Ralph Breaks the Internet
Mission: Impossible - Fallout
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All Critics (29)
| Top Critics (4)
| Fresh (26)
| Rotten (3)
| DVD (7)
It wallows in its ceaseless bloodbath and emerges like its protagonist -- sleazy and second-rate.
Mike Hodges' top-notch adaptation of a Ted Lewis novel not only maintains interest but conveys with rare artistry, restraint and clarity the many brutal, sordid and gamy plot turns.
Refusing ever to dwell, it cuts sharp rather than deep, but sharp enough.
A tense, hard-boiled crime movie that uses Michael Caine, for once, as the sure possessor of all his unconscious authority.
A film of exceptional viciousness and mordant humor, which single-handedly blew the bloody doors off British crime films of the era.
[VIDEO ESSAY] ...represents the apex of the British Gangster genre for the its realistically gritty tone, fetishized eroticism, and dynamic attention to details...
While Caine would like to think of himself as one of Chandler's or Hammett's lonely avengers, he is really nothing more than a vicious brute with a warped sense of honor, trapped between the past and the present.
Ranks up there with the likes of The Long Good Friday as one of the finest home grown films of the past 30 years.
Mike Hodges is a steely Diebenkorn, dry and dangerous
Its finest triumph may be that it's still more immediate and brutal than almost any of the films that it inspired.
A classic British crime-thriller that's as mean and uncompromising as its vengeful main character. Caine is in top form.
Cínico, cruel e surpreendentemente charmoso, Carter é um dos melhores personagens da longa carreira de Caine - e as locações, os diálogos e a montagem fazem jus a ele.
A been-there-done-that hit man from swinging London returns to his grimy industrial hometown roots in Newcastle to bury his brother. All hell's about to break loose baby. Michael Caine looks and acts the part beautifully, and the insider's view of non-touristy England is worth the trip alone. There might be some indiscriminate killing in this, and some gunplay.
This is a classic action thriller that features an engaging storyline and a blistering performance by iconic actor Michael Caine. Get Carter is an engaging picture, one that delivers some genuinely tense moments, and relies on terrific performances from its cast to elevate the story. The direction by Mike Hodges is terrific, and the film is brilliantly shot, and it keeps you engaged from start to finish. I've always enjoyed Michael Caine's work, and here is he is simply terrific in the role of Jack Carter, and in my opinion, it is one of his best roles. The film's script is solid, and the film has a steady buildup, which keeps you involved. There are moments are genuine tension on-screen, and the film has good action as well. Action films of the 70's were some of the finest because they didn't rely on fancy stunts, computer imagery and poorly staged action scenes. These films were far better because of it and in many ways more exciting because, the story and acting were far better than what most action films of today possess. Get Carter successfully mixes action, thrills, tension into one memorable picture that is engaging from start to finish. With Get Carter, you get one of the finest films of the genre, and it makes you realize that terrific action films like this are better because filmmakers and actors put a lot more effort into making them exciting. Get Carter joins other great films like The Mechanic, Dirty Harry and Death Wish as one of the most memorable of the 1970's actioners. If you enjoy classic action films, you're sure to enjoy this one. At times, it does leave room for improvement, but nonetheless, the performances are what keeps you involved, and the direction and well executed action scenes more than make up for its few imperfections.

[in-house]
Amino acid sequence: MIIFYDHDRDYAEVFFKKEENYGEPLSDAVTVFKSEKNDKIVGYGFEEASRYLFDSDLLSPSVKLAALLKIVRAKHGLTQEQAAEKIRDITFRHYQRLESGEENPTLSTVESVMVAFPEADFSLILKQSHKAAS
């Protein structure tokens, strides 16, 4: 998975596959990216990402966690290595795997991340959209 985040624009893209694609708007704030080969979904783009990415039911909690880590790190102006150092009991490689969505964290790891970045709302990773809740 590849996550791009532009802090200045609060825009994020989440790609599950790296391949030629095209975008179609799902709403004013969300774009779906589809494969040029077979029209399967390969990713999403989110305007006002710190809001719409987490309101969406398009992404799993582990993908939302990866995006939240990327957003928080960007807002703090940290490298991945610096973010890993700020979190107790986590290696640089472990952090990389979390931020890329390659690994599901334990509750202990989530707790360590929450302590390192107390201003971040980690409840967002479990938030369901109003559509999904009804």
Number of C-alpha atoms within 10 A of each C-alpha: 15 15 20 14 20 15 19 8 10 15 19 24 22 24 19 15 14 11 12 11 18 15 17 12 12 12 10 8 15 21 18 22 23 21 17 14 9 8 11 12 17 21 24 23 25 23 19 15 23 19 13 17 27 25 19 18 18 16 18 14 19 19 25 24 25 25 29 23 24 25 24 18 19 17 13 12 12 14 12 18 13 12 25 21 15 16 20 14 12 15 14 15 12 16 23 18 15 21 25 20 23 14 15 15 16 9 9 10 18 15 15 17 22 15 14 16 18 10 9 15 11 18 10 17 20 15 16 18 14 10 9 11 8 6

Get Carter fully lives up to it's reputation. Michael Caine is just deadly in the role of gangster on revenge trail. Bravo.
Ugly, ugly tale of British criminal class, violence, family and monstrous male sexual guilt. Superb naturalistic cinematography and use of locations.
Quibble - on first viewing I felt the director was holding back too much information.
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